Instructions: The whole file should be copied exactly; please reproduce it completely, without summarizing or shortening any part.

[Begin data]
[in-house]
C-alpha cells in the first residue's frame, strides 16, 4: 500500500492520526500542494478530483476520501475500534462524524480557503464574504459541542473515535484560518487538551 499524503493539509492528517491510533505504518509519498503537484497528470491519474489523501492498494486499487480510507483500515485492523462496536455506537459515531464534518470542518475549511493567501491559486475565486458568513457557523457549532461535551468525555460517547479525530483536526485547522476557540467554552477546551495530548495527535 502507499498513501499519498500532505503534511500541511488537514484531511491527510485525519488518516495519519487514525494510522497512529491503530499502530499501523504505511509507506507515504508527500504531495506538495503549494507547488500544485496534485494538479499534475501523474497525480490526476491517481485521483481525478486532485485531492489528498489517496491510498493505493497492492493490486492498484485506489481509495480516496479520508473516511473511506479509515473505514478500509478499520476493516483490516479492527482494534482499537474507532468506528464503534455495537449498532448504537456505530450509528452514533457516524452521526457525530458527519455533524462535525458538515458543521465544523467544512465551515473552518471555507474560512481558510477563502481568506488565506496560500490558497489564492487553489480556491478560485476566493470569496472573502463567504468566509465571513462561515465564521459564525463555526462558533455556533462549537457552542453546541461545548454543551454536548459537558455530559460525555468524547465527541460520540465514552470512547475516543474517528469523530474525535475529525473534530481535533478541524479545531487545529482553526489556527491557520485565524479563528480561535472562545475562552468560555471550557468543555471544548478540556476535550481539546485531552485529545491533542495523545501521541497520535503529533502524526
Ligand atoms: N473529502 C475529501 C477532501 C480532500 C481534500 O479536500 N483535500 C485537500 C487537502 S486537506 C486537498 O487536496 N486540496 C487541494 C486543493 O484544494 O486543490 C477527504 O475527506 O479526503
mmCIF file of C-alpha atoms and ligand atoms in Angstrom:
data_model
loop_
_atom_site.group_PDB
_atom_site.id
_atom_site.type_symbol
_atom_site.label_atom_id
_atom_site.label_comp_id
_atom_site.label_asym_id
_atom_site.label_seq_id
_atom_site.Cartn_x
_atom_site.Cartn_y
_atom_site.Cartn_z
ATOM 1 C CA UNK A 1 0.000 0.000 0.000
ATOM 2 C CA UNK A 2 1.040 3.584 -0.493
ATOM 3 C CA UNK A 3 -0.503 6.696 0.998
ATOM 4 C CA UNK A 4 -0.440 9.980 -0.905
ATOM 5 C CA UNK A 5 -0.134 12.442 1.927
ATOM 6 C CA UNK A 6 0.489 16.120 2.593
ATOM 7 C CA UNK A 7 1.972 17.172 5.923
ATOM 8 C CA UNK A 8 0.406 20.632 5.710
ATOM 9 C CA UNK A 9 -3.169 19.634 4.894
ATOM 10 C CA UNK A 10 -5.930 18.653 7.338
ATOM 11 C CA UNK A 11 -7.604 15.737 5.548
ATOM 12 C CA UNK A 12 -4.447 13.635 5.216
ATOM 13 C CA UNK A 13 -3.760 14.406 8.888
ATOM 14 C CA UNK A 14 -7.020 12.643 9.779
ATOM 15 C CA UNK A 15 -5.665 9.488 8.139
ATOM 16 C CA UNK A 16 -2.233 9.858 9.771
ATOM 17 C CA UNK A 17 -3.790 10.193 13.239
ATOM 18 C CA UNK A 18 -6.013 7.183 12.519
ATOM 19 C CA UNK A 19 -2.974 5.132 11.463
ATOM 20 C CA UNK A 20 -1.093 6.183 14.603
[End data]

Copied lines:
[in-house]
C-alpha cells in the first residue's frame, strides 16, 4: 500500500492520526500542494478530483476520501475500534462524524480557503464574504459541542473515535484560518487538551 499524503493539509492528517491510533505504518509519498503537484497528470491519474489523501492498494486499487480510507483500515485492523462496536455506537459515531464534518470542518475549511493567501491559486475565486458568513457557523457549532461535551468525555460517547479525530483536526485547522476557540467554552477546551495530548495527535 502507499498513501499519498500532505503534511500541511488537514484531511491527510485525519488518516495519519487514525494510522497512529491503530499502530499501523504505511509507506507515504508527500504531495506538495503549494507547488500544485496534485494538479499534475501523474497525480490526476491517481485521483481525478486532485485531492489528498489517496491510498493505493497492492493490486492498484485506489481509495480516496479520508473516511473511506479509515473505514478500509478499520476493516483490516479492527482494534482499537474507532468506528464503534455495537449498532448504537456505530450509528452514533457516524452521526457525530458527519455533524462535525458538515458543521465544523467544512465551515473552518471555507474560512481558510477563502481568506488565506496560500490558497489564492487553489480556491478560485476566493470569496472573502463567504468566509465571513462561515465564521459564525463555526462558533455556533462549537457552542453546541461545548454543551454536548459537558455530559460525555468524547465527541460520540465514552470512547475516543474517528469523530474525535475529525473534530481535533478541524479545531487545529482553526489556527491557520485565524479563528480561535472562545475562552468560555471550557468543555471544548478540556476535550481539546485531552485529545491533542495523545501521541497520535503529533502524526
Ligand atoms: N473529502 C475529501 C477532501 C480532500 C481534500 O479536500 N483535500 C485537500 C487537502 S486537506 C486537498 O487536496 N486540496 C487541494 C486543493 O484544494 O486543490 C477527504 O475527506 O479526503
mmCIF file of C-alpha atoms and ligand atoms in Angstrom:
data_model
loop_
_atom_site.group_PDB
_atom_site.id
_atom_site.type_symbol
_atom_site.label_atom_id
_atom_site.label_comp_id
_atom_site.label_asym_id
_atom_site.label_seq_id
_atom_site.Cartn_x
_atom_site.Cartn_y
_atom_site.Cartn_z
ATOM 1 C CA UNK A 1 0.000 0.000 0.000
ATOM 2 C CA UNK A 2 1.040 3.584 -0.493
ATOM 3 C CA UNK A 3 -0.503 6.696 0.998
ATOM 4 C CA UNK A 4 -0.440 9.980 -0.905
ATOM 5 C CA UNK A 5 -0.134 12.442 1.927
ATOM 6 C CA UNK A 6 0.489 16.120 2.593
ATOM 7 C CA UNK A 7 1.972 17.172 5.923
ATOM 8 C CA UNK A 8 0.406 20.632 5.710
ATOM 9 C CA UNK A 9 -3.169 19.634 4.894
ATOM 10 C CA UNK A 10 -5.930 18.653 7.338
ATOM 11 C CA UNK A 11 -7.604 15.737 5.548
ATOM 12 C CA UNK A 12 -4.447 13.635 5.216
ATOM 13 C CA UNK A 13 -3.760 14.406 8.888
ATOM 14 C CA UNK A 14 -7.020 12.643 9.779
ATOM 15 C CA UNK A 15 -5.665 9.488 8.139
ATOM 16 C CA UNK A 16 -2.233 9.858 9.771
ATOM 17 C CA UNK A 17 -3.790 10.193 13.239
ATOM 18 C CA UNK A 18 -6.013 7.183 12.519
ATOM 19 C CA UNK A 19 -2.974 5.132 11.463
ATOM 20 C CA UNK A 20 -1.093 6.183 14.603